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"Neither Syria nor Iraq can lay claim to Turkey's rivers any more than Ankara could claim their oil. We don't say we share their oil resources and they cannot say they share out water resources." -former Turkish president Suleyman Demirel [1] "Watercourse States shall, in utilizing an international watercourse in their Territories, take all appropriate measures to prevent the causing of Significant Harm to other Watercourse States." [2] Introduction The land we know today as Iraq was, in ancient times, called Mesopotamia, or the land of the two rivers - a reference to the two great rivers, the Tigris and the Euphrates, which fed the region with water, allowing the growth of a great civilization, and which have supplied Iraq with water even to the present day. The water resources are Turkey's, the oil resources are theirs.Both rivers are fed by snowpack and rainfall in eastern Turkey and northwest Iran, and they discharge peaks in March and May, too late for winter crops and too early for summer crops.

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There is also a network of smaller rivers from Iran, some of which feed into the Tigris.

The combined annual flow of the two major rivers was about 80 billion cubic meters.

However, there is an extensive system of diversions and irrigation canals dating back centuries, with more than a dozen major reservoir projects, a few on the main river systems but most on tributaries. Source: Al-Sharq Al-Awsat, July 16, 2009 Indeed, a report issued recently by the European Water Association warned that Iraq could completely lose the waters of the two rivers by 2040.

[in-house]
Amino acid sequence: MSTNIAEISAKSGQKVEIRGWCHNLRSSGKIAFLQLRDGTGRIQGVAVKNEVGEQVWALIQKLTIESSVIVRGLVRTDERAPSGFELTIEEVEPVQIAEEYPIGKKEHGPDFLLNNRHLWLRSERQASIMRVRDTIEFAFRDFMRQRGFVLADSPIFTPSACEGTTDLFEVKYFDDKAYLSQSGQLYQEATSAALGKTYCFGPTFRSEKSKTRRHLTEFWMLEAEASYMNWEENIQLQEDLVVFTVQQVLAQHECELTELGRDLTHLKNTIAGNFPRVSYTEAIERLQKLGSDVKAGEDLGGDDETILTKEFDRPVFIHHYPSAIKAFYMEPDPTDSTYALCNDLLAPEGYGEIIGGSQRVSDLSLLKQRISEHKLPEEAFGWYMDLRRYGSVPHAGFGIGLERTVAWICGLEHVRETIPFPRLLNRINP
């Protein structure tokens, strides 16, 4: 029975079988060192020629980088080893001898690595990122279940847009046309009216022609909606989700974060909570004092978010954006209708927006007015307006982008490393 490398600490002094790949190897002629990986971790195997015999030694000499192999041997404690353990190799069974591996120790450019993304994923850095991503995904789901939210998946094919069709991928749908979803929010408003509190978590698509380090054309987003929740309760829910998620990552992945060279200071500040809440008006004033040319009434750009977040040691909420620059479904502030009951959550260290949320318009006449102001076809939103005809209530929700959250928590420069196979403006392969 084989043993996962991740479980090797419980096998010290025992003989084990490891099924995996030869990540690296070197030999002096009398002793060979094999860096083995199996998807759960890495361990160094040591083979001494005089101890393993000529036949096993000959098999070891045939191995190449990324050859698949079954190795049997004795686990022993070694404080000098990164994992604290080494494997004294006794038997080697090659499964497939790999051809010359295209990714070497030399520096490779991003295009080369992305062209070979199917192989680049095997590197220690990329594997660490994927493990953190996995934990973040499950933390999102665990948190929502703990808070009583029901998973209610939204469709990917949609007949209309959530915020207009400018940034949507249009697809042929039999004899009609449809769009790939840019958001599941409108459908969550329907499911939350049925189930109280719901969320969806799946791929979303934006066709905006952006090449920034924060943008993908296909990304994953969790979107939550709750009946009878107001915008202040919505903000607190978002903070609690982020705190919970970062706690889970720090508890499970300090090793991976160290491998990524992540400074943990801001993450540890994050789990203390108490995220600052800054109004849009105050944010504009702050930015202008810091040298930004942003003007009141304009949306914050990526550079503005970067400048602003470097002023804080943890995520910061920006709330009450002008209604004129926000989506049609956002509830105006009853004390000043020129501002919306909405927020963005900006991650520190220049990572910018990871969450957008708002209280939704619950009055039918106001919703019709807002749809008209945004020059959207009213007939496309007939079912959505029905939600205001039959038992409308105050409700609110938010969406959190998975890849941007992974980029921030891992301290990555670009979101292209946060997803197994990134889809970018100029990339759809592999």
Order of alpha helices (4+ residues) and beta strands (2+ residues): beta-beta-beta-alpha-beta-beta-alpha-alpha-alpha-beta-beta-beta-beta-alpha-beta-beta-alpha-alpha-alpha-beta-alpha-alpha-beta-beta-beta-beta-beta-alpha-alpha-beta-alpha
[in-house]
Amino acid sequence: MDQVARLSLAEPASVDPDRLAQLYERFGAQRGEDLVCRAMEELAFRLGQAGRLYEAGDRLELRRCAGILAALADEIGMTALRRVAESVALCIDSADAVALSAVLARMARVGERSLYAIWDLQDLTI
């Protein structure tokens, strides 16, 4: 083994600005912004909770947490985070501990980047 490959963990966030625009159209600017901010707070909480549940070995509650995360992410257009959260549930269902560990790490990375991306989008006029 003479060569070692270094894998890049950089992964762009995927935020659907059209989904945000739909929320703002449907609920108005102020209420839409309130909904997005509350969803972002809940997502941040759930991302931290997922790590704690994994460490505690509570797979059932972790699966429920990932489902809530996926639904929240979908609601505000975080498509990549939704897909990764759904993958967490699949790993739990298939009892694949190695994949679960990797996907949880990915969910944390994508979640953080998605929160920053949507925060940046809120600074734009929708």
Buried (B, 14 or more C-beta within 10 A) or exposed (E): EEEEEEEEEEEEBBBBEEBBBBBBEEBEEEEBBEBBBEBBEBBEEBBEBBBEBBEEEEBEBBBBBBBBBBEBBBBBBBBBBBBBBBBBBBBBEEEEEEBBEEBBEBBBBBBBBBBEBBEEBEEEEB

Iraq accuses Turkey, and to a lesser extent Syria, of sharply reducing the Euphrates' water flow by placing on it hydroelectric dams that have restricted water flow, damaging the Iraqi agricultural sector already suffering from decades of war, sanctions, and neglect It accuses Iran of diverting major Tigris tributaries that has cut the flow of water in the other major river. Abdul Latif Jamal Rashid, the estimated annual Iraq needs are approximately 50 billion cubic meters, 60% to originate from the Tigris and the remainder from the Euphrates. The report was particularly pessimistic about the Tigris River, which could lose 33 billion cubic meters of water annually because of the water policy adopted by Turkey.

The country's need for water is estimated to grow to 77 billion cubic meters by 2015, at a time when water flows are expected to decline to 43 billion cubic meters annually. [5] The reduction in the quantity of downstream water would have a significant impact on the existing hydraulic installations on the Tigris River and would cause a change in the natural pattern of the flow of the river's water, with repercussions on supplies for power generating from two key hydro-power generating systems.